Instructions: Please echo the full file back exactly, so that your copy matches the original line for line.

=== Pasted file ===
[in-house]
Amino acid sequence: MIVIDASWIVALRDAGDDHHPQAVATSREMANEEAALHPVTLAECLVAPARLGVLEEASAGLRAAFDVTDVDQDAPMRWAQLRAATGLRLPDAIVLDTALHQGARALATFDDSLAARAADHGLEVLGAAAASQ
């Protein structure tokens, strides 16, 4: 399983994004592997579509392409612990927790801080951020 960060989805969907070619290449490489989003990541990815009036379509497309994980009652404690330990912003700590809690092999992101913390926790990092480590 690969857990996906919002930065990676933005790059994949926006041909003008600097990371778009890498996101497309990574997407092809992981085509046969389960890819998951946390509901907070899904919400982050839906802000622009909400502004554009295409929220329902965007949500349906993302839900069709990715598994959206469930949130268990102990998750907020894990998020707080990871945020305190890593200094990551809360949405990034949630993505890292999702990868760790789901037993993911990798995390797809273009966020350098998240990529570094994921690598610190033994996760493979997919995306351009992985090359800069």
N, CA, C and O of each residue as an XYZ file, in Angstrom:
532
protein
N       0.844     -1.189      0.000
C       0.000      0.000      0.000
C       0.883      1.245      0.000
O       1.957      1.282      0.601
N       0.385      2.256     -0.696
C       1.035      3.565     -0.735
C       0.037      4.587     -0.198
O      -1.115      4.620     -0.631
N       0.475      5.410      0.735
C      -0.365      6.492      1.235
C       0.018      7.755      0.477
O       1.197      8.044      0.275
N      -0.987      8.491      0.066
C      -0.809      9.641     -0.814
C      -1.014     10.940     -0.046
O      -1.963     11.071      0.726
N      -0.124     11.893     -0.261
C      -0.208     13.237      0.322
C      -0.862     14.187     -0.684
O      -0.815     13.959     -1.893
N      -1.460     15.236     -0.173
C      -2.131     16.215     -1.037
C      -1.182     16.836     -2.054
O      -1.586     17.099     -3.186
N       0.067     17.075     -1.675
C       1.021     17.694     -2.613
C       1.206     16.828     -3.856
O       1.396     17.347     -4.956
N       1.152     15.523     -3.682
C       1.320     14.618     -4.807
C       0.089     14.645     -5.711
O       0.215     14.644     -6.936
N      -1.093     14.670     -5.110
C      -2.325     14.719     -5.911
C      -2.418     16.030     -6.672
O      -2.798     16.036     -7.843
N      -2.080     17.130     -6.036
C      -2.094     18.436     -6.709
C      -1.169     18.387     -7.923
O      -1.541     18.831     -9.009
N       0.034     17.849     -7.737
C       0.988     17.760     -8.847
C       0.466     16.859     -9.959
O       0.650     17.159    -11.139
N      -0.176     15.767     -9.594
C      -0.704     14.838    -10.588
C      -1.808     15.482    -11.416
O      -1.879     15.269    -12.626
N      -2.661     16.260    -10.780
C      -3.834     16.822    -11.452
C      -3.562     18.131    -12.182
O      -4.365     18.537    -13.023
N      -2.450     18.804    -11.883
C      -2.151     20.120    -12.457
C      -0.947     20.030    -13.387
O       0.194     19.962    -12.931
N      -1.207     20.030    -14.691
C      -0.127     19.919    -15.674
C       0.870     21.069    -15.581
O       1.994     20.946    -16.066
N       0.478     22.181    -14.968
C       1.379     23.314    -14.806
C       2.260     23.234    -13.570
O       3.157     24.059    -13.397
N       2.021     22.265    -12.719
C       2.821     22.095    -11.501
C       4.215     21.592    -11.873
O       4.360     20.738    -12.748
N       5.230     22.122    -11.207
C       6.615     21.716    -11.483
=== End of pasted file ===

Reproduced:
[in-house]
Amino acid sequence: MIVIDASWIVALRDAGDDHHPQAVATSREMANEEAALHPVTLAECLVAPARLGVLEEASAGLRAAFDVTDVDQDAPMRWAQLRAATGLRLPDAIVLDTALHQGARALATFDDSLAARAADHGLEVLGAAAASQ
């Protein structure tokens, strides 16, 4: 399983994004592997579509392409612990927790801080951020 960060989805969907070619290449490489989003990541990815009036379509497309994980009652404690330990912003700590809690092999992101913390926790990092480590 690969857990996906919002930065990676933005790059994949926006041909003008600097990371778009890498996101497309990574997407092809992981085509046969389960890819998951946390509901907070899904919400982050839906802000622009909400502004554009295409929220329902965007949500349906993302839900069709990715598994959206469930949130268990102990998750907020894990998020707080990871945020305190890593200094990551809360949405990034949630993505890292999702990868760790789901037993993911990798995390797809273009966020350098998240990529570094994921690598610190033994996760493979997919995306351009992985090359800069």
N, CA, C and O of each residue as an XYZ file, in Angstrom:
532
protein
N       0.844     -1.189      0.000
C       0.000      0.000      0.000
C       0.883      1.245      0.000
O       1.957      1.282      0.601
N       0.385      2.256     -0.696
C       1.035      3.565     -0.735
C       0.037      4.587     -0.198
O      -1.115      4.620     -0.631
N       0.475      5.410      0.735
C      -0.365      6.492      1.235
C       0.018      7.755      0.477
O       1.197      8.044      0.275
N      -0.987      8.491      0.066
C      -0.809      9.641     -0.814
C      -1.014     10.940     -0.046
O      -1.963     11.071      0.726
N      -0.124     11.893     -0.261
C      -0.208     13.237      0.322
C      -0.862     14.187     -0.684
O      -0.815     13.959     -1.893
N      -1.460     15.236     -0.173
C      -2.131     16.215     -1.037
C      -1.182     16.836     -2.054
O      -1.586     17.099     -3.186
N       0.067     17.075     -1.675
C       1.021     17.694     -2.613
C       1.206     16.828     -3.856
O       1.396     17.347     -4.956
N       1.152     15.523     -3.682
C       1.320     14.618     -4.807
C       0.089     14.645     -5.711
O       0.215     14.644     -6.936
N      -1.093     14.670     -5.110
C      -2.325     14.719     -5.911
C      -2.418     16.030     -6.672
O      -2.798     16.036     -7.843
N      -2.080     17.130     -6.036
C      -2.094     18.436     -6.709
C      -1.169     18.387     -7.923
O      -1.541     18.831     -9.009
N       0.034     17.849     -7.737
C       0.988     17.760     -8.847
C       0.466     16.859     -9.959
O       0.650     17.159    -11.139
N      -0.176     15.767     -9.594
C      -0.704     14.838    -10.588
C      -1.808     15.482    -11.416
O      -1.879     15.269    -12.626
N      -2.661     16.260    -10.780
C      -3.834     16.822    -11.452
C      -3.562     18.131    -12.182
O      -4.365     18.537    -13.023
N      -2.450     18.804    -11.883
C      -2.151     20.120    -12.457
C      -0.947     20.030    -13.387
O       0.194     19.962    -12.931
N      -1.207     20.030    -14.691
C      -0.127     19.919    -15.674
C       0.870     21.069    -15.581
O       1.994     20.946    -16.066
N       0.478     22.181    -14.968
C       1.379     23.314    -14.806
C       2.260     23.234    -13.570
O       3.157     24.059    -13.397
N       2.021     22.265    -12.719
C       2.821     22.095    -11.501
C       4.215     21.592    -11.873
O       4.360     20.738    -12.748
N       5.230     22.122    -11.207
C       6.615     21.716    -11.483